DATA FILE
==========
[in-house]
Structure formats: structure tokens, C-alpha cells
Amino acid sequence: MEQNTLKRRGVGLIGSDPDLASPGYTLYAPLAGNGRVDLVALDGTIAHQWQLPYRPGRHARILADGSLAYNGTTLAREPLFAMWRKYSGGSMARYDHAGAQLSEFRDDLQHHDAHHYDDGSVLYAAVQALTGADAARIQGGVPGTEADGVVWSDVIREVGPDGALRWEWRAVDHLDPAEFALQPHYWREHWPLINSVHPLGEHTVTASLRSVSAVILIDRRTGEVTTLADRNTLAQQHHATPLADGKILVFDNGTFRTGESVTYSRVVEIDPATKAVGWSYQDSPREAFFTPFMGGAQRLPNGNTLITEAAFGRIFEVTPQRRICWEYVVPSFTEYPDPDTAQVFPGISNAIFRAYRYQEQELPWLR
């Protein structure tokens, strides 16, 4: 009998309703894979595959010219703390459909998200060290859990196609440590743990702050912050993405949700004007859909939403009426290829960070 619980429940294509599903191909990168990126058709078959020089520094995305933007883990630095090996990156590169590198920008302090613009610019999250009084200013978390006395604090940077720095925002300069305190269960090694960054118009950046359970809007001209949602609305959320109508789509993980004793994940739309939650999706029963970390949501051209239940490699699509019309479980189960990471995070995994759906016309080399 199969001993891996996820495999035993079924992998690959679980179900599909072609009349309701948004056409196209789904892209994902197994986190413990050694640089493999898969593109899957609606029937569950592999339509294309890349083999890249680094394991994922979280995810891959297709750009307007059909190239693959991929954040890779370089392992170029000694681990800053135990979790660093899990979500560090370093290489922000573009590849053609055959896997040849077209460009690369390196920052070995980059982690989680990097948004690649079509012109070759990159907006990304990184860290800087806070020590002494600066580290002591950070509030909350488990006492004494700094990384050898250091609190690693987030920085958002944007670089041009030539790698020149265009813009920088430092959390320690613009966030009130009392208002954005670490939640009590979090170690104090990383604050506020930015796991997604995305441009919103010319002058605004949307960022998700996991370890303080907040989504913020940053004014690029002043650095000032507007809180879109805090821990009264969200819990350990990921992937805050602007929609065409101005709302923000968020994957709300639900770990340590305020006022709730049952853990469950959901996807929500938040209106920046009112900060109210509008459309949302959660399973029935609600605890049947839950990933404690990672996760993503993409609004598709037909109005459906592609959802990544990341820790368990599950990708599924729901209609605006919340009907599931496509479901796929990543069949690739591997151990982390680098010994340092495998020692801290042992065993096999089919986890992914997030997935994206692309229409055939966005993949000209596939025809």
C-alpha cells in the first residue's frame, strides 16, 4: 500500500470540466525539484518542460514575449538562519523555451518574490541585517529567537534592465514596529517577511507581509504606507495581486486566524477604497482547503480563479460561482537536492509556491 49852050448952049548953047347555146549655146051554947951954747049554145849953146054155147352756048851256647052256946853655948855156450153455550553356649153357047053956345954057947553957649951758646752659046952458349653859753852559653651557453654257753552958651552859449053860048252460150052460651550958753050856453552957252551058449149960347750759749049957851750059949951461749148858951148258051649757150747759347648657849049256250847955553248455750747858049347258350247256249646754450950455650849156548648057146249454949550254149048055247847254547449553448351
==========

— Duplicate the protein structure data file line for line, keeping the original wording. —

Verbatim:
[in-house]
Structure formats: structure tokens, C-alpha cells
Amino acid sequence: MEQNTLKRRGVGLIGSDPDLASPGYTLYAPLAGNGRVDLVALDGTIAHQWQLPYRPGRHARILADGSLAYNGTTLAREPLFAMWRKYSGGSMARYDHAGAQLSEFRDDLQHHDAHHYDDGSVLYAAVQALTGADAARIQGGVPGTEADGVVWSDVIREVGPDGALRWEWRAVDHLDPAEFALQPHYWREHWPLINSVHPLGEHTVTASLRSVSAVILIDRRTGEVTTLADRNTLAQQHHATPLADGKILVFDNGTFRTGESVTYSRVVEIDPATKAVGWSYQDSPREAFFTPFMGGAQRLPNGNTLITEAAFGRIFEVTPQRRICWEYVVPSFTEYPDPDTAQVFPGISNAIFRAYRYQEQELPWLR
């Protein structure tokens, strides 16, 4: 009998309703894979595959010219703390459909998200060290859990196609440590743990702050912050993405949700004007859909939403009426290829960070 619980429940294509599903191909990168990126058709078959020089520094995305933007883990630095090996990156590169590198920008302090613009610019999250009084200013978390006395604090940077720095925002300069305190269960090694960054118009950046359970809007001209949602609305959320109508789509993980004793994940739309939650999706029963970390949501051209239940490699699509019309479980189960990471995070995994759906016309080399 199969001993891996996820495999035993079924992998690959679980179900599909072609009349309701948004056409196209789904892209994902197994986190413990050694640089493999898969593109899957609606029937569950592999339509294309890349083999890249680094394991994922979280995810891959297709750009307007059909190239693959991929954040890779370089392992170029000694681990800053135990979790660093899990979500560090370093290489922000573009590849053609055959896997040849077209460009690369390196920052070995980059982690989680990097948004690649079509012109070759990159907006990304990184860290800087806070020590002494600066580290002591950070509030909350488990006492004494700094990384050898250091609190690693987030920085958002944007670089041009030539790698020149265009813009920088430092959390320690613009966030009130009392208002954005670490939640009590979090170690104090990383604050506020930015796991997604995305441009919103010319002058605004949307960022998700996991370890303080907040989504913020940053004014690029002043650095000032507007809180879109805090821990009264969200819990350990990921992937805050602007929609065409101005709302923000968020994957709300639900770990340590305020006022709730049952853990469950959901996807929500938040209106920046009112900060109210509008459309949302959660399973029935609600605890049947839950990933404690990672996760993503993409609004598709037909109005459906592609959802990544990341820790368990599950990708599924729901209609605006919340009907599931496509479901796929990543069949690739591997151990982390680098010994340092495998020692801290042992065993096999089919986890992914997030997935994206692309229409055939966005993949000209596939025809």
C-alpha cells in the first residue's frame, strides 16, 4: 500500500470540466525539484518542460514575449538562519523555451518574490541585517529567537534592465514596529517577511507581509504606507495581486486566524477604497482547503480563479460561482537536492509556491 49852050448952049548953047347555146549655146051554947951954747049554145849953146054155147352756048851256647052256946853655948855156450153455550553356649153357047053956345954057947553957649951758646752659046952458349653859753852559653651557453654257753552958651552859449053860048252460150052460651550958753050856453552957252551058449149960347750759749049957851750059949951461749148858951148258051649757150747759347648657849049256250847955553248455750747858049347258350247256249646754450950455650849156548648057146249454949550254149048055247847254547449553448351